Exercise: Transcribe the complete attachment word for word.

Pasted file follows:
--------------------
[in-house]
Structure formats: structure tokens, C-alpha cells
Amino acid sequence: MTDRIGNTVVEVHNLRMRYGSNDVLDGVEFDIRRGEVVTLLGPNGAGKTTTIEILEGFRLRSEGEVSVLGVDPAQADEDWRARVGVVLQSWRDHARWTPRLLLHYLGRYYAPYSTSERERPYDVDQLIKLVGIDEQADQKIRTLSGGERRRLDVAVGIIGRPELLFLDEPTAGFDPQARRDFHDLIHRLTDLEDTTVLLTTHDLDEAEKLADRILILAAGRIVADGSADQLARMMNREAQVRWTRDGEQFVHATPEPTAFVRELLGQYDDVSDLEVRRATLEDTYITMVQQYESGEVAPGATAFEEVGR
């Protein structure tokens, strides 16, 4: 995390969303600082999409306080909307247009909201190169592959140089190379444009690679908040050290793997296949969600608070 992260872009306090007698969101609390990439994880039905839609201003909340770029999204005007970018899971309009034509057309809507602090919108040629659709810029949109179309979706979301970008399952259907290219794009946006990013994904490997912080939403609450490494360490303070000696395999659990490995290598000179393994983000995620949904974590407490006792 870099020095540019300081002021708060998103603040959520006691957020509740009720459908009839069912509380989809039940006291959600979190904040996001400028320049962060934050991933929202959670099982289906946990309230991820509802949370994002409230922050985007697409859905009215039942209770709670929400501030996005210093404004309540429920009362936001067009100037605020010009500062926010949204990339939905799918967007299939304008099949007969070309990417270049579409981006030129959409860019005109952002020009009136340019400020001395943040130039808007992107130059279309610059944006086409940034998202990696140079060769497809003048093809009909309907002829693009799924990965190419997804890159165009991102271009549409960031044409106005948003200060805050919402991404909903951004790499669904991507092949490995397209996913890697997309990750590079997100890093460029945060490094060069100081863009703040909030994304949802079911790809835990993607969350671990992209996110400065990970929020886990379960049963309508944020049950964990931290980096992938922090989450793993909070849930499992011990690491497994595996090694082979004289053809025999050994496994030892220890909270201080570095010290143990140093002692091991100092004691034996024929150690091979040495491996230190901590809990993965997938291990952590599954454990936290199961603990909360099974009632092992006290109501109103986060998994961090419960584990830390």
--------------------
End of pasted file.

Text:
[in-house]
Structure formats: structure tokens, C-alpha cells
Amino acid sequence: MTDRIGNTVVEVHNLRMRYGSNDVLDGVEFDIRRGEVVTLLGPNGAGKTTTIEILEGFRLRSEGEVSVLGVDPAQADEDWRARVGVVLQSWRDHARWTPRLLLHYLGRYYAPYSTSERERPYDVDQLIKLVGIDEQADQKIRTLSGGERRRLDVAVGIIGRPELLFLDEPTAGFDPQARRDFHDLIHRLTDLEDTTVLLTTHDLDEAEKLADRILILAAGRIVADGSADQLARMMNREAQVRWTRDGEQFVHATPEPTAFVRELLGQYDDVSDLEVRRATLEDTYITMVQQYESGEVAPGATAFEEVGR
């Protein structure tokens, strides 16, 4: 995390969303600082999409306080909307247009909201190169592959140089190379444009690679908040050290793997296949969600608070 992260872009306090007698969101609390990439994880039905839609201003909340770029999204005007970018899971309009034509057309809507602090919108040629659709810029949109179309979706979301970008399952259907290219794009946006990013994904490997912080939403609450490494360490303070000696395999659990490995290598000179393994983000995620949904974590407490006792 870099020095540019300081002021708060998103603040959520006691957020509740009720459908009839069912509380989809039940006291959600979190904040996001400028320049962060934050991933929202959670099982289906946990309230991820509802949370994002409230922050985007697409859905009215039942209770709670929400501030996005210093404004309540429920009362936001067009100037605020010009500062926010949204990339939905799918967007299939304008099949007969070309990417270049579409981006030129959409860019005109952002020009009136340019400020001395943040130039808007992107130059279309610059944006086409940034998202990696140079060769497809003048093809009909309907002829693009799924990965190419997804890159165009991102271009549409960031044409106005948003200060805050919402991404909903951004790499669904991507092949490995397209996913890697997309990750590079997100890093460029945060490094060069100081863009703040909030994304949802079911790809835990993607969350671990992209996110400065990970929020886990379960049963309508944020049950964990931290980096992938922090989450793993909070849930499992011990690491497994595996090694082979004289053809025999050994496994030892220890909270201080570095010290143990140093002692091991100092004691034996024929150690091979040495491996230190901590809990993965997938291990952590599954454990936290199961603990909360099974009632092992006290109501109103986060998994961090419960584990830390």